All year long, when Samsung has released a Galaxy phone Down Under, it's been powered by its own Exynos silicon. It was genuinely surprising to find out that the Galaxy Fold is Samsung's first phone released in Australia running on the Qualcomm Snapdragon 855 instead. Not that Samsung's a stranger to the Snapdragon 855 internationally – it's just not what it uses for phones released Down Under, until now.
We already knew that the Snapdragon 855 was a good performer in the premium Android space from testing other phones running it. The Galaxy Fold has a little more to work with when it's running, so I was keen to see how it compared using Geekbench 5's CPU test:
In the Android space, it's ever so slightly out powered, but not by a significant mark. Apple's own silicon is still very much the best you can get, however.
The Galaxy Fold acquits itself much better when you're talking 3D benchmarks. Here's how it compares using 3DMark's Slingshot Extreme test:
The Galaxy Fold is a powerful phone then, and I do have to give Samsung a lot of credit for how it's actually using the extra screen space on the Galaxy Fold.
You can have huge single-screen apps if you like, but rather than just the usual Android split-screen top/bottom arrangement for two apps at once, it instead offers a three-pane view that really does make the most of your screen real estate. It's the first use of Samsung's own edge launcher that really makes sense because that's where you pick your apps from beyond the first.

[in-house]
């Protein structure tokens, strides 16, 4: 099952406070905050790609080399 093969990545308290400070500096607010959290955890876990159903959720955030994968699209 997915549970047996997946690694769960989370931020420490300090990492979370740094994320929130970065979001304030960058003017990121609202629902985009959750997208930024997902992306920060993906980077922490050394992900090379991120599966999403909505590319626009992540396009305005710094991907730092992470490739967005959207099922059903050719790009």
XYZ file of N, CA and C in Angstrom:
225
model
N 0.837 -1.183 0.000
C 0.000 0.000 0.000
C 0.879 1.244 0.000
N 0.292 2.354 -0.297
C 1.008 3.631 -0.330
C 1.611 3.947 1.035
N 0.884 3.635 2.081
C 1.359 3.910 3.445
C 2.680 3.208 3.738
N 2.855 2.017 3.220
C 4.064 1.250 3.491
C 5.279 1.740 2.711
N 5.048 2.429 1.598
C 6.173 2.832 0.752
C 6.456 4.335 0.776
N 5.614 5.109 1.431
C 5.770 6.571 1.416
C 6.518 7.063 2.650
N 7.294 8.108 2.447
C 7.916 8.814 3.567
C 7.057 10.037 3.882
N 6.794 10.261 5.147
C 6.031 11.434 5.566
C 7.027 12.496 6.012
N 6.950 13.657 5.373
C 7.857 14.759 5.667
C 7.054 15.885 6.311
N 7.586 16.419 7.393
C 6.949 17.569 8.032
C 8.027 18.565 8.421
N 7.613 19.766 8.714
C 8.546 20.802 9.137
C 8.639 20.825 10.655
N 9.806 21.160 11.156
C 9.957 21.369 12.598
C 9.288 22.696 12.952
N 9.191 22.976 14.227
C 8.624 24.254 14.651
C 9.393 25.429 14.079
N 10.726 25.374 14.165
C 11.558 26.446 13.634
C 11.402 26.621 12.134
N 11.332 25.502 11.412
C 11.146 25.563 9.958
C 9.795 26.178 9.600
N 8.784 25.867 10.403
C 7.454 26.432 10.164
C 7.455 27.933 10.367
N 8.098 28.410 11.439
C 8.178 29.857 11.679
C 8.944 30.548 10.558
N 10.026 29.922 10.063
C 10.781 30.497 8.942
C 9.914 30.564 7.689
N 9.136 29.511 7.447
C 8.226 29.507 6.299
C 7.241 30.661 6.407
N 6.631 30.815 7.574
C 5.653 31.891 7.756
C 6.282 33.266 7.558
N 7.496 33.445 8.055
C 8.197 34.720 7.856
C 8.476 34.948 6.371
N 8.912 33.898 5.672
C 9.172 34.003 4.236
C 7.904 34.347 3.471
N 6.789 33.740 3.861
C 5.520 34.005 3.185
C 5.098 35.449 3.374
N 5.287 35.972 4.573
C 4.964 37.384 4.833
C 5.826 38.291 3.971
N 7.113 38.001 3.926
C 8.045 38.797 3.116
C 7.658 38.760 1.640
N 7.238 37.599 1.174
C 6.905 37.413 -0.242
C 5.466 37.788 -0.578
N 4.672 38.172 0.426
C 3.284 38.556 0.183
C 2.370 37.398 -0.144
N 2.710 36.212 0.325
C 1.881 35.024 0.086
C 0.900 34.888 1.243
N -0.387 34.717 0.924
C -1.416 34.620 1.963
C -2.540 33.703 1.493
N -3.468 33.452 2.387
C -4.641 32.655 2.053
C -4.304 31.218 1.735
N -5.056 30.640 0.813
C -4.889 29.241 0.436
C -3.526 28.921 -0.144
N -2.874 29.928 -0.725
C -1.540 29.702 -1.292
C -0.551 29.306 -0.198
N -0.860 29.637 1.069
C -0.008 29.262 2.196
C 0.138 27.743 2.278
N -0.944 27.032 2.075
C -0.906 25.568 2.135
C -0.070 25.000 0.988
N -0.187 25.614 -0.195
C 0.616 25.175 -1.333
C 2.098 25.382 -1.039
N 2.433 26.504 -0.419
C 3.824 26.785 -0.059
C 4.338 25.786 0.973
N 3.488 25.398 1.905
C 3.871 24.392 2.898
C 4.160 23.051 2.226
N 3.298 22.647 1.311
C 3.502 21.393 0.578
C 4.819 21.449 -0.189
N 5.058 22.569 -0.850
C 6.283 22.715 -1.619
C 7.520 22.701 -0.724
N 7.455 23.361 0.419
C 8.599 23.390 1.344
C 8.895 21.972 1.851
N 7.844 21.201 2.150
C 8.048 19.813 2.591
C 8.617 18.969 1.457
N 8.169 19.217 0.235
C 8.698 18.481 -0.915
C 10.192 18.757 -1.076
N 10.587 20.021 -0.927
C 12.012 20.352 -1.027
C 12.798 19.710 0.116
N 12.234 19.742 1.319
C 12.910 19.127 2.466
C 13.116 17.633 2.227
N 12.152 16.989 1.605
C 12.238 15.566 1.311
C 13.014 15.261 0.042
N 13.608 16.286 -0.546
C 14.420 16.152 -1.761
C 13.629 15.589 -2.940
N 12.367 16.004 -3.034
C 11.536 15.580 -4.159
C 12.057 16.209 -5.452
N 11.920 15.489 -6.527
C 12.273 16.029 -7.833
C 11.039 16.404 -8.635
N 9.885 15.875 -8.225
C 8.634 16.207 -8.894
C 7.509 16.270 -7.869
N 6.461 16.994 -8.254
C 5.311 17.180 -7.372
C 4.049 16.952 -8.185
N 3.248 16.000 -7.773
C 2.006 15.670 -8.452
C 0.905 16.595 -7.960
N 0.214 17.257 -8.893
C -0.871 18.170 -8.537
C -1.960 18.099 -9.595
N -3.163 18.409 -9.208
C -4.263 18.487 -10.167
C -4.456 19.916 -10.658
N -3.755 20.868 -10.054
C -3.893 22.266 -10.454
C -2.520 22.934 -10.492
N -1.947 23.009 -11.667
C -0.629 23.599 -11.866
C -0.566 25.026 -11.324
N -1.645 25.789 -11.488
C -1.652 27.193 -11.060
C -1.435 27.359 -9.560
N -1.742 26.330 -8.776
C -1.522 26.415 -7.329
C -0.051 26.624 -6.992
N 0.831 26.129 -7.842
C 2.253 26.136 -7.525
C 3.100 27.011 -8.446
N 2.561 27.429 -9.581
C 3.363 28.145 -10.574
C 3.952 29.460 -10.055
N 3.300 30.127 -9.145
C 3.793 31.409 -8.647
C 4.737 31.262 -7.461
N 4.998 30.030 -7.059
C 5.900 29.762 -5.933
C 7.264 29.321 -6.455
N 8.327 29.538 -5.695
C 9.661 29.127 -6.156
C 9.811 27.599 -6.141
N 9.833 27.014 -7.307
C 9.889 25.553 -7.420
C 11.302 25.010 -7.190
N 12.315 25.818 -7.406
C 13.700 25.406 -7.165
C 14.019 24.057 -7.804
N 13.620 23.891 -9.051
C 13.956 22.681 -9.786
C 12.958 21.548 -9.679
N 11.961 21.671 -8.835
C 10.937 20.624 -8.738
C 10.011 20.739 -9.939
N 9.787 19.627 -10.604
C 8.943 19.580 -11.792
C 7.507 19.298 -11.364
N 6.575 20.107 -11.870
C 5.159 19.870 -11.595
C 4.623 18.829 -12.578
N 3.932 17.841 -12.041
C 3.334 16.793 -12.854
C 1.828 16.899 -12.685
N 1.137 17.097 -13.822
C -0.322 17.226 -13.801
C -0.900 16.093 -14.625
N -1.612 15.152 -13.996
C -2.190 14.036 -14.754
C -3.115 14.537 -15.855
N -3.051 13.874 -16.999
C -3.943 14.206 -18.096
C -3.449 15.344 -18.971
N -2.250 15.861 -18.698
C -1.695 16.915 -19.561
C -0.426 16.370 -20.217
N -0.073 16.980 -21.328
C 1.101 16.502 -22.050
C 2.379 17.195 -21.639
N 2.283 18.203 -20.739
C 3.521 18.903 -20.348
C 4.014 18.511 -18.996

There is something pretty special about having what amounts to a near-laptop style interface running on a phone, and running well. The software engineering here really is quite impressive.
I'm a little less taken with the way that the Galaxy Fold handles apps when you close the Galaxy Fold up. You have to tell the phone precisely which apps benefit from "App Continuity", which is what Samsung calls the ability for the phone to hand off apps from the larger screen to the smaller one.
Some apps, such as the Chrome browser work well, but others are more troublesome. Some apps relaunched themselves every time I closed the phone, while others refused to work at all despite being pre-selected for App Continuity work.
Even when they did work, the contrast between that 7.3-inch display and the 4.6-inch display couldn't be more stark. It's made much worse by the fact that the cover display screen doesn't so much have bezels as it does nearly an inch of chin and forehead above and below the screen. It all feels like wasted space, and for any kind of information reading, it's just too small to be really useful.